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The Spokesman-Review Newspaper
Spokane, Washington  Est. May 19, 1883

Residents thankful Avista outages are dwindling after large blackouts, but infrastructure worries linger

Heather Rosentrater, senior vice president of energy delivery at Avista Corp., speaks with Gov. Jay Inslee during a tour of the energy-efficient Catalyst Building on Tuesday, May 25, 2021.  (Colin Mulvany/The Spokesman-Review)
By Greg Mason and Nico Portuondo The Spokesman-Review

Avista Utilities customers were relieved Wednesday that the utility had relatively few planned blackouts to conserve energy after off-and-on outages that came as record heat baked the area Tuesday. But for some, concerns about the utility’s capacity also lingered.

Fairwood resident Nicole Lee said that, starting at 1 p.m. Tuesday, residents in the neighborhood had their power turned off for about an hour and a half, restored for a half-hour, and then turned off again for another hour and a half.

Lee said that happened three times before the power was fully restored at 8 p.m.

“It ended up getting to 85 degrees inside the house and it took until about 11 o’clock for it to cool down,” Lee said. “Turning us off is just going to make things worse when you turn it back on.”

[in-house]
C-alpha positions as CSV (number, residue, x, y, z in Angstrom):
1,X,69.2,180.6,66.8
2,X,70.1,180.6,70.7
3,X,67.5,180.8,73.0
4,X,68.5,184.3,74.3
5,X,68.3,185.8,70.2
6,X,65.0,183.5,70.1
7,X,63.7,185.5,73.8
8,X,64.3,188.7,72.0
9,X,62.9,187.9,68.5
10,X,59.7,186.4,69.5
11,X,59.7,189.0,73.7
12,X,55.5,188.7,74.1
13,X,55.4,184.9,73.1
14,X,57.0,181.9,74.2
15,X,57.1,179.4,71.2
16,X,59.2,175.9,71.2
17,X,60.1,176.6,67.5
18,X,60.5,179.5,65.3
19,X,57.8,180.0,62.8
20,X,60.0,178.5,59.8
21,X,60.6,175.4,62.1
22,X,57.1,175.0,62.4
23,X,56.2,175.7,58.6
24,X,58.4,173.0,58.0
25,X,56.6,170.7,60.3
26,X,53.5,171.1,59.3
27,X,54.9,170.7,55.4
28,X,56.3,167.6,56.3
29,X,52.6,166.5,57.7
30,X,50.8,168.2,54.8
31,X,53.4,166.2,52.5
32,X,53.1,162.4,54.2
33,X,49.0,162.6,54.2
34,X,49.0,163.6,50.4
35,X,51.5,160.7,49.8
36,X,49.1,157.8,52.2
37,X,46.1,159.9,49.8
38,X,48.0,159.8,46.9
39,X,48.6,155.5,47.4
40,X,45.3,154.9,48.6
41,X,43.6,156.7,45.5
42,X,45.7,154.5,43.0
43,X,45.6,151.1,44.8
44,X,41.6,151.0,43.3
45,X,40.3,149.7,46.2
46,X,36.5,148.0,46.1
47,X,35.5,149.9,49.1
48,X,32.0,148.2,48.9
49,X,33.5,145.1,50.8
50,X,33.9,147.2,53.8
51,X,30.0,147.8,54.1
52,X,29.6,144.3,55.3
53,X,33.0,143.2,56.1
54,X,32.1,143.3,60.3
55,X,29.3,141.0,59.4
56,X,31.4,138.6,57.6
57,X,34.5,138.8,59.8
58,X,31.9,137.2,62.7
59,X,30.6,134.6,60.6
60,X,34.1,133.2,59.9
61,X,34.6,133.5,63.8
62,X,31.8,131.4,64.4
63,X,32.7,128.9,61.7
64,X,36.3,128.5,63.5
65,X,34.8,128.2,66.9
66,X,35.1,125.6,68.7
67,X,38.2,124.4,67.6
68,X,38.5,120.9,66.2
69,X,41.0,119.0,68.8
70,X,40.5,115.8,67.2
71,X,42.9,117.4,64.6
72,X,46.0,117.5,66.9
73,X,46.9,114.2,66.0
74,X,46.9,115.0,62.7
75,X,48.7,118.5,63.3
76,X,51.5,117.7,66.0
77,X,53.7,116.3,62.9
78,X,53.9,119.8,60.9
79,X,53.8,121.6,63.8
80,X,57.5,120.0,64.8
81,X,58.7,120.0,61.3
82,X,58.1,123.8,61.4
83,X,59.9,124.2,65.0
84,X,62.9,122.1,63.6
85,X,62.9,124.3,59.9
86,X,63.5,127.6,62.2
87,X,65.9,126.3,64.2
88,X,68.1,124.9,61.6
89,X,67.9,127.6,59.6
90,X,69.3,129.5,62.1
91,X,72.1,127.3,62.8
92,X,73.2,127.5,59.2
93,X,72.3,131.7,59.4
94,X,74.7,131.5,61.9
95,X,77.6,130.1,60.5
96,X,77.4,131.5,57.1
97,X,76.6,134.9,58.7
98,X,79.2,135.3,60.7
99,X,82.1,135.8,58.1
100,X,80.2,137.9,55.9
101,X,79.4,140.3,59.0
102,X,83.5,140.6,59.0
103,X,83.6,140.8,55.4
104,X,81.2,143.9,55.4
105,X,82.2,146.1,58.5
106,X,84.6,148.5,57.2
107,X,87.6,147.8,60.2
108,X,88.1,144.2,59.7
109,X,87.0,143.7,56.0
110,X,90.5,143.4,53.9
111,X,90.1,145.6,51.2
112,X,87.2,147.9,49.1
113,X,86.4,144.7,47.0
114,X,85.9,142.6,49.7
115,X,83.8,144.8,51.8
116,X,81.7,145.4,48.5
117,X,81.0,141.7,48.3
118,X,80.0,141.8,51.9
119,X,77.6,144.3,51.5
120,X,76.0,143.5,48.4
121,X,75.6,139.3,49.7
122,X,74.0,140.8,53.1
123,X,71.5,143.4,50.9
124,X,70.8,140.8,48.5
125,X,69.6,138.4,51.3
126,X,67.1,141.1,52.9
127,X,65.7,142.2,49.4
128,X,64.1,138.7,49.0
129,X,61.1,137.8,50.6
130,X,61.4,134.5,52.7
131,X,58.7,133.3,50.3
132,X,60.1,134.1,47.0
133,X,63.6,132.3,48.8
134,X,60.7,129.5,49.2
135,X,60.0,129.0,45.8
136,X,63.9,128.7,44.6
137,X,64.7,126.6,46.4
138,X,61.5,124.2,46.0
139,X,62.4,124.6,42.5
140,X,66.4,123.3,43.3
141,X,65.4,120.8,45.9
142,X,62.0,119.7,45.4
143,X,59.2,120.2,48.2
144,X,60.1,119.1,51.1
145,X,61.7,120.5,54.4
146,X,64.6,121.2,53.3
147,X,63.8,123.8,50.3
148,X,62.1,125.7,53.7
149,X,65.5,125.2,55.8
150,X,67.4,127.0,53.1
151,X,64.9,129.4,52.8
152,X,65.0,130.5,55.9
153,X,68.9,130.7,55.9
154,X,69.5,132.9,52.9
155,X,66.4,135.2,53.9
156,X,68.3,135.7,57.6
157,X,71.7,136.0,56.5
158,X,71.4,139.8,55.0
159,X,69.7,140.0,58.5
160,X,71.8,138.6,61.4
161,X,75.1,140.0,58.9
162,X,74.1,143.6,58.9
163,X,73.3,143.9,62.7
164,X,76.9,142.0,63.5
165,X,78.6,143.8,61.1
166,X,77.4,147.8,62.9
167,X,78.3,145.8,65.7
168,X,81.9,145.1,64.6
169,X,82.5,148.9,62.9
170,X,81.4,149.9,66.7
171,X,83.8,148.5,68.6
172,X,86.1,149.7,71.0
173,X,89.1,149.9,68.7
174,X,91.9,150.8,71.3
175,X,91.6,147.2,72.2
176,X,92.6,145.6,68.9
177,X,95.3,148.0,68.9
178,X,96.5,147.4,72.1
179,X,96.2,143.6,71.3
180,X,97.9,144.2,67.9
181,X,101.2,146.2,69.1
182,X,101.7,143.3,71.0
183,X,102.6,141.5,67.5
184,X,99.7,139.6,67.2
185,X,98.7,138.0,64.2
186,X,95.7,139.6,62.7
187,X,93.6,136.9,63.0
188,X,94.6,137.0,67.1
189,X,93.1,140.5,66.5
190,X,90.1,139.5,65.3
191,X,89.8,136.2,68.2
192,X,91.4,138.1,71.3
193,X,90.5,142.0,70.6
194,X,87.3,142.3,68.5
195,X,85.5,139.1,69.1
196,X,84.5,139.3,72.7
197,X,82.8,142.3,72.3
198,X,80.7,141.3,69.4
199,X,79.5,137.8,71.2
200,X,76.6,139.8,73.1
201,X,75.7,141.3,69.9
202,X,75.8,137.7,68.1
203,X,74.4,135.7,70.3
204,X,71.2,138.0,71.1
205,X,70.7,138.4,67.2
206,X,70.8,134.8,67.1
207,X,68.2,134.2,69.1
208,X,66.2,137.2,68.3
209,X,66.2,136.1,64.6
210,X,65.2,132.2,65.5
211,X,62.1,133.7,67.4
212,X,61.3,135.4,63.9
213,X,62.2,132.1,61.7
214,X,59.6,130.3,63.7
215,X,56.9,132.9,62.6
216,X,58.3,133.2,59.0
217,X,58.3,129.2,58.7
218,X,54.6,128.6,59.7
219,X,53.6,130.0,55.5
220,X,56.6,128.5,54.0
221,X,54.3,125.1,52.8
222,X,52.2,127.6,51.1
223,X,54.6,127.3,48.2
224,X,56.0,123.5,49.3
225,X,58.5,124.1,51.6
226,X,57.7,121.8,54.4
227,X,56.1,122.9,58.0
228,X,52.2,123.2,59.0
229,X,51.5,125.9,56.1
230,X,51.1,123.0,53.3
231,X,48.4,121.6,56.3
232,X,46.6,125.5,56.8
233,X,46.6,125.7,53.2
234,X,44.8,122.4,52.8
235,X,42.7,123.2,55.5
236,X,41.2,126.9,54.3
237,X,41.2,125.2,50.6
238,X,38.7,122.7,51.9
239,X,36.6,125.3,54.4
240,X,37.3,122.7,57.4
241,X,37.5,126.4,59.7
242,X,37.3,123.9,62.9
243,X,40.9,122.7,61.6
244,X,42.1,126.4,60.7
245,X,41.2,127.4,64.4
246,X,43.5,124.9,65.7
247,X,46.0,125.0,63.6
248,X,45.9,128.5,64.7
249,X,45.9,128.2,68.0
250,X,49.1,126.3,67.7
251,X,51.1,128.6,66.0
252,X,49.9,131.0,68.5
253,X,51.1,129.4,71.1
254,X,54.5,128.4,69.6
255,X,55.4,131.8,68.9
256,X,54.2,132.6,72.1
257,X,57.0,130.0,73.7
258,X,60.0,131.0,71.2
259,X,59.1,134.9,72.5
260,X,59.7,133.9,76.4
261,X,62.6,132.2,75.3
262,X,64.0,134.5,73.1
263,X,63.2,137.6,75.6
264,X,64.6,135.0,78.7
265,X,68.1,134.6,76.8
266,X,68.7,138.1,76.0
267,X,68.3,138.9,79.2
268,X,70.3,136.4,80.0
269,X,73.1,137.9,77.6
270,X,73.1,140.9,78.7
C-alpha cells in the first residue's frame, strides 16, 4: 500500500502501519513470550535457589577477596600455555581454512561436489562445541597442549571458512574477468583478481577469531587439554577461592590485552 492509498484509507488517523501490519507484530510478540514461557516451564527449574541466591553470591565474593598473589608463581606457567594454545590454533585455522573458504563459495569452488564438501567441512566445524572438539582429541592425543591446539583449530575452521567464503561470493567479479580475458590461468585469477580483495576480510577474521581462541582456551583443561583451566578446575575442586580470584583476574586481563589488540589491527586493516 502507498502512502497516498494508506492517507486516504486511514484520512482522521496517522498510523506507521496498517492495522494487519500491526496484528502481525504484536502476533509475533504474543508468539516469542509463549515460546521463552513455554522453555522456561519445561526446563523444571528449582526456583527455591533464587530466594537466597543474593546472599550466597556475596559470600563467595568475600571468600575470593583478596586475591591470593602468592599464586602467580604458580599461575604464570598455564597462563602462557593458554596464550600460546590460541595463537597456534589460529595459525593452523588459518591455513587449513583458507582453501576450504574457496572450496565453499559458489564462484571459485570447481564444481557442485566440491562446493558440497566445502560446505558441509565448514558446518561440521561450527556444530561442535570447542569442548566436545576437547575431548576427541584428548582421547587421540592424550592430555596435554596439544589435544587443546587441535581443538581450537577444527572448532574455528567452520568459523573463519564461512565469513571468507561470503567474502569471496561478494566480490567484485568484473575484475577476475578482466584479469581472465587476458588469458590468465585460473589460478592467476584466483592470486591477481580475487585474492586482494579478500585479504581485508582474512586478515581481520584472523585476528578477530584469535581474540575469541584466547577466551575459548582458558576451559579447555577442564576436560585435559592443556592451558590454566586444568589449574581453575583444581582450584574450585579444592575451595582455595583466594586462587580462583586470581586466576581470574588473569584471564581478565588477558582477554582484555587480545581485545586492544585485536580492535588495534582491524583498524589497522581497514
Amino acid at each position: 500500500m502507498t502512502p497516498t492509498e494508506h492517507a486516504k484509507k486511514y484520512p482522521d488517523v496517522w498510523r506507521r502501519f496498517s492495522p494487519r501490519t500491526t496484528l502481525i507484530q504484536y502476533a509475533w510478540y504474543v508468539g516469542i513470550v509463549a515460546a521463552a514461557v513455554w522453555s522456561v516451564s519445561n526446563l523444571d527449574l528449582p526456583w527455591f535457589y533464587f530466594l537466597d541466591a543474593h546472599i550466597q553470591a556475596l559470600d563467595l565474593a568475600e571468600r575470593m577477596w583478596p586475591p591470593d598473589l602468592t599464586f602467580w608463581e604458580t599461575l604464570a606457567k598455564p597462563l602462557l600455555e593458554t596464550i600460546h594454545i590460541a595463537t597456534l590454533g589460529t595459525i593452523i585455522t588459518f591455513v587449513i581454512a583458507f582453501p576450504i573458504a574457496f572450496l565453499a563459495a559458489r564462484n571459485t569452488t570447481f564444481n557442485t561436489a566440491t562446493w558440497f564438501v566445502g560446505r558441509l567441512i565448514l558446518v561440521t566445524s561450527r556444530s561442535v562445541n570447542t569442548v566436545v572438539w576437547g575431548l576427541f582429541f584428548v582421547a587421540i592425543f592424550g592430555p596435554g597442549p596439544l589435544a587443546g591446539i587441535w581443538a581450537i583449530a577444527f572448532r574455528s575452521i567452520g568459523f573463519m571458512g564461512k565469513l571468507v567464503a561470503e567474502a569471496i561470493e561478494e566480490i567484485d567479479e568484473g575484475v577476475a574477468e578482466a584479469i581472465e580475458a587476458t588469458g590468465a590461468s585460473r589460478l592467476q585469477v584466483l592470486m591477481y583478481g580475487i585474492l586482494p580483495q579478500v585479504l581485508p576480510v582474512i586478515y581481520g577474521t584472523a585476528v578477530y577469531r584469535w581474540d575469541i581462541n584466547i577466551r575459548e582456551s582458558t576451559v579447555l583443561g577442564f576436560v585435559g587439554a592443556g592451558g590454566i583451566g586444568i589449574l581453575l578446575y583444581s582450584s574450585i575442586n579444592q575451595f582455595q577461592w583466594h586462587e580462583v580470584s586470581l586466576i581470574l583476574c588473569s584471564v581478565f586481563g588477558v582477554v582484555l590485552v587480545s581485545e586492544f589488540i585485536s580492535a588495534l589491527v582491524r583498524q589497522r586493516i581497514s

After two days of tens of thousands without power, Avista expected fewer customers in Spokane and Lewiston to lose power Wednesday during the third day of rolling blackouts implemented by the company due to the heat wave.

The number of customers expected to lose power Wednesday was approximately 5,800, down from 22,000 expected Tuesday. The outages, planned to last approximately an hour, were scheduled from around noon to 8 p.m.

Avista said affected customers were notified ahead of the planned outages. Areas where outages were planned included north Spokane near Fairwood and Five Mile, northeast Spokane and Lewiston Orchards, according to the company.

The blackouts, in some instances, were more than just annoying, residents said.

Tom and Jane Lundy of Dartford, who had a similar experience to Lee on Tuesday, said they made sure to check on an 85-year-old neighbor who relied on fans to stay cool. The neighbor was OK.

Patty and Sanford Foster of Latah Valley were split on whether Avista deserved criticism, with Patty saying the heat wave was too extreme to prepare for, and Sanford saying the company needs to have infrastructure for any kind of weather event.

The couple said they experienced outages starting around 12:30 p.m. on Tuesday, and they were warned in the morning.

Going forward, Lee said Avista needs to adapt to an ever-changing Spokane.

“They need to update this town; we’re growing faster than they can take it,” Lee said.

Some customers may experience more than one outage, with no less than one hour between outages, according to Avista.

For more information, visit as well as

The company has asked customers to conserve energy from 1 p.m. to 8 p.m. through Friday.